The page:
Family plead for better mental health funding after suicide

James Thompson
Image caption James Thompson, a chef, was originally from Great Yarmouth but lived in Leicester

The family of a man who killed himself said mental health services should be better funded.

James Thompson took his own life last year shortly after Leicester's Bradgate Unit said it was full, although he was offered inpatient treatment elsewhere.

An inquest returned a conclusion of suicide and that the care he received was good.

His family said they were satisfied with the verdict but added that they had concerns over funding.

The 44-year-old chef, who lived in Leicester, had a history of mental health problems including anxiety and depression.

His family have previously said he "begged" to be sectioned but the inquest heard that while he had seen health professionals he often did not engage in treatment.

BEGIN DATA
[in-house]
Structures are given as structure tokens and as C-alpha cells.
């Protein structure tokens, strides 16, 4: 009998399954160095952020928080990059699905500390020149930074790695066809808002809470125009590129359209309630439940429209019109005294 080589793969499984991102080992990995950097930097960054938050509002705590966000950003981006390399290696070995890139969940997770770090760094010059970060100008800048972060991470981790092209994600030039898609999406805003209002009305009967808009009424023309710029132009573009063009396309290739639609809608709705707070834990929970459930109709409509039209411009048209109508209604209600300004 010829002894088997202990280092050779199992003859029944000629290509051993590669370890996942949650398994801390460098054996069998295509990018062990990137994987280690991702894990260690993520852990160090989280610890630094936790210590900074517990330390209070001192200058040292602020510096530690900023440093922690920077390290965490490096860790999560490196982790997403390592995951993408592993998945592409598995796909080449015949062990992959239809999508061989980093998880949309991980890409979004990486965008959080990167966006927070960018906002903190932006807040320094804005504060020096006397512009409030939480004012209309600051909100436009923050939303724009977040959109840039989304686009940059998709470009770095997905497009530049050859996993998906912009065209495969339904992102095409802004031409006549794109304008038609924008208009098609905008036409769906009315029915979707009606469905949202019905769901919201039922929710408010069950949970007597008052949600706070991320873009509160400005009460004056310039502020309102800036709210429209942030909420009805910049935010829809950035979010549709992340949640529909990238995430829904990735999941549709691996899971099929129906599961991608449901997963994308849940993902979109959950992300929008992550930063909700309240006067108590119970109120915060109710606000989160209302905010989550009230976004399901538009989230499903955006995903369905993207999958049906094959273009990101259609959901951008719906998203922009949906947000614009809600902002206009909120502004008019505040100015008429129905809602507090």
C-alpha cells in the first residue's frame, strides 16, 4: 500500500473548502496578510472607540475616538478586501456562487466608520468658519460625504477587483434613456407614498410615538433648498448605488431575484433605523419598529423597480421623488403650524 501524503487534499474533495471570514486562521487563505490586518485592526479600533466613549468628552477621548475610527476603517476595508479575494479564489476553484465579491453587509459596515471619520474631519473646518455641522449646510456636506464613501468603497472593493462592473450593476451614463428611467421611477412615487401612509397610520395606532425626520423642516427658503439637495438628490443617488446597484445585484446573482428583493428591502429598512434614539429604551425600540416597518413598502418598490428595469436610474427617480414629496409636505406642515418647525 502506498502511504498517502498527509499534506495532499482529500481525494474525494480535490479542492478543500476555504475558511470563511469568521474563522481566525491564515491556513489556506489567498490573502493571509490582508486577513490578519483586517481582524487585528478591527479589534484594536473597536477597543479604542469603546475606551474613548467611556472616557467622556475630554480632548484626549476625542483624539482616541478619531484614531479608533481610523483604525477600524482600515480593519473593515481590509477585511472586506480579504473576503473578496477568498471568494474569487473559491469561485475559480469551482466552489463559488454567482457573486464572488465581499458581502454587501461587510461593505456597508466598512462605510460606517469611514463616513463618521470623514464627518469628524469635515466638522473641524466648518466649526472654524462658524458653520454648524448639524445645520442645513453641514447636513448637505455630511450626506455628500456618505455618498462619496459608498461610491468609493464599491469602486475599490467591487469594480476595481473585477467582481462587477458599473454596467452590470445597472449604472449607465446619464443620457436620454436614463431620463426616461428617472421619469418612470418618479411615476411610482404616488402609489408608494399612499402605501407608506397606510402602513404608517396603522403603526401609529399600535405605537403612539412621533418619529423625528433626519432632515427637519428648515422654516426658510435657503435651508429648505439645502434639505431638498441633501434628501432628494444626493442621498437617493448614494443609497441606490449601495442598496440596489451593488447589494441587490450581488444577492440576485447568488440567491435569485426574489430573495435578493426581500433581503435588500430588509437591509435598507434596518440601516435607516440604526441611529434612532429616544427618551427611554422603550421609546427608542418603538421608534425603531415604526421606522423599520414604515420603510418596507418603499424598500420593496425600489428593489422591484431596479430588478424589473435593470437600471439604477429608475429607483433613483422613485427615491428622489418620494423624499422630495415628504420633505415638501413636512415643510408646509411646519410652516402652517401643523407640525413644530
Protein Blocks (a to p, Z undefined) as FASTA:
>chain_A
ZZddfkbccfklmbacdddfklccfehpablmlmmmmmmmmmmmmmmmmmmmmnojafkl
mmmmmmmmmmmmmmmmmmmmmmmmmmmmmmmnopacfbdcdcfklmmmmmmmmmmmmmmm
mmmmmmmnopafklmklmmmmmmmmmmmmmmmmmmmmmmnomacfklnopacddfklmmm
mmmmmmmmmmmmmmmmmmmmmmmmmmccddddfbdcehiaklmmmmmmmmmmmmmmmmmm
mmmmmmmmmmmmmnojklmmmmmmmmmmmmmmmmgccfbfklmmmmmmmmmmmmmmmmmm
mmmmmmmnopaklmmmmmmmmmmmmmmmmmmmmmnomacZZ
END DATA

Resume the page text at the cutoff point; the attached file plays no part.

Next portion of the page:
Image caption James Thompson's parents Margaret and Bill Timson are concerned about the level of funding for mental health services

He was offered inpatient treatment but there were no beds available in Leicester and he did not want to go elsewhere.

Bill Timson, Mr Thompson's stepfather, said: "I am concerned about the level of mental health funding.

"There wasn't a bed for James when the time was absolutely necessary as far as we're concerned. He was offered a bed... but it was going to be out of the area."

Assistant coroner for Leicester Dianne Hocking concluded Mr Thompson died as a result of suicide and the care he received from Leicestershire mental health services was good.

In a statement, Leicestershire Partnership NHS Trust, which is responsible for mental health services in the county, said: "We were deeply saddened by the death of Mr Thompson.

"We want to extend our sincere sympathies to Mr Thompson's family on their tragic loss and would welcome the opportunity to meet with them, if they wish."

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